Once the wood was no longer soaking up the hemp oil, it was thoroughly nourished. I wiped away any excess and left it overnight again to finish drying. Hemp oil showcases the natural woodgrain beautifully while drying to a completely matte sheen. When you run your hand across the surface of the wood, you don’t feel the hemp oil the way you would if it were coated with a modern clear coat.
Hemp Oil is a natural plant-based oil that contains minimal and natural VOCs and is considered food safe. It is also water, scratch, and fade resistant, so Hemp Oil can be used to protect high-traffic furniture such as dining tables while still retaining the look of raw wood.
Because it soaks into the wood instead of laying on the surface, Hemp Oil doesn’t seal in lint or debris. After the oil has dried, you can literally brush away stray hairs or bristles that were shed while you were applying the oil. It’s a beautiful and versatile finish that will last for years!
Wrap the Warp
For this project, I used a faux rattan or “binding cane” material. This is essentially a plastic form of “porch cane” that isn’t as wide as the “splints” or “split” material that was originally used. I offered this as an option because it holds up well and it doesn’t require dampening it to wrap it nor sealing once the seat is woven. It’s the same type of material that I used in this Ladderback Chair makeover.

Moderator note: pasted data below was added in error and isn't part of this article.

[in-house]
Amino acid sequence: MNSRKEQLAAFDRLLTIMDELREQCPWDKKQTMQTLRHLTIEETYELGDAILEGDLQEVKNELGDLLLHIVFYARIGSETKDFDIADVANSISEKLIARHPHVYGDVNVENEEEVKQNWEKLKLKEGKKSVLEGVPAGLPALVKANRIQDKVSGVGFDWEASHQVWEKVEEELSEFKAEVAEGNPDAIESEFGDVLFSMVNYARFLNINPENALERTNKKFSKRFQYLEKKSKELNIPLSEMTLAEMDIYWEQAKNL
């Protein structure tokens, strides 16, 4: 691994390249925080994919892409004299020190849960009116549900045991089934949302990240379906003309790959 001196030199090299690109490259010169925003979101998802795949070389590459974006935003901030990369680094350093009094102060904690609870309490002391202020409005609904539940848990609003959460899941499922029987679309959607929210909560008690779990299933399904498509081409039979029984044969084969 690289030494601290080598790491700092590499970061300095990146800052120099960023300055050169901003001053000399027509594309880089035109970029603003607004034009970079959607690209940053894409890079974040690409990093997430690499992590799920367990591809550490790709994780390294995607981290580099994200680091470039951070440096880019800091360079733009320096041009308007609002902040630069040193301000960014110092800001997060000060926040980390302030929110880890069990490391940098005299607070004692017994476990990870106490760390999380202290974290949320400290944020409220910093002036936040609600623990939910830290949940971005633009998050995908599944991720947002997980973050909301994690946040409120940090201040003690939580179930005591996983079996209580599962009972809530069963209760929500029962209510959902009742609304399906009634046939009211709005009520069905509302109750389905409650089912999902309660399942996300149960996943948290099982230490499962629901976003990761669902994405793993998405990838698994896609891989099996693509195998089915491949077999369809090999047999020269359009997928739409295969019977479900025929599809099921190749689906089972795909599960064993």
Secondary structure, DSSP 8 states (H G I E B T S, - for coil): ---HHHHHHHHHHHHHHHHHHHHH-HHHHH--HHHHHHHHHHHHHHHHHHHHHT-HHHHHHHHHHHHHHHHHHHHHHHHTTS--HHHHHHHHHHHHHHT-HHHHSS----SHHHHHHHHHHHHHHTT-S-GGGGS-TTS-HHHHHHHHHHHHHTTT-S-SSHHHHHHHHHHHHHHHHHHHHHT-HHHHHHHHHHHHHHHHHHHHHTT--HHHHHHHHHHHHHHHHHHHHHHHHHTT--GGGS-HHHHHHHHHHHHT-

Replacing the seat began with the process of “wrapping the warp.” I wrapped the first row of faux rattan and clamped the loose end to the bottom of the underside row with a piece of wire. Then I continued wrapping from front to back, trying to keep a consistent loosely snug tension.
Pro Tip: I know that’s an oxymoron, but it’s key to the next step. If the warp is wrapped too tightly, then the next step in the process will be unbearable, but you also don’t want it too loose. It’s kind of like when you’re tightening your shoelaces. You want the Goldilocks effect: not too tight, not too loose, but just right!
To keep the faux rattan from twisting and overlapping, I clamped it to the rail as I wrapped the warp. It helps, but sometimes I still had a twisted or out-of-place row. I’ve learned to just move those oopsies to the underside of the seat and keep weaving. Once I reached the end and had a completely flat row of rattan along the back seat rail, I cut the faux rattan and clamped off the trailing end with another piece of wire.
You can see more of this process with detailed pictures in this post.
Prep Foam Stuffing
Before beginning the next step in weaving the seat, it was time to stuff it. So why do you stuff a chair seat? That’s an excellent question!
Some chair seats were not stuffed, as the spaces in the woven material allowed for airflow on hot summer days. Other styles of seats, such as those where you use paper rush (twisted paper strands) were stuffed with newspaper or cardboard to protect the paper from being cut by rubbing against the wood frame. The simple act of sitting in the chair could damage it!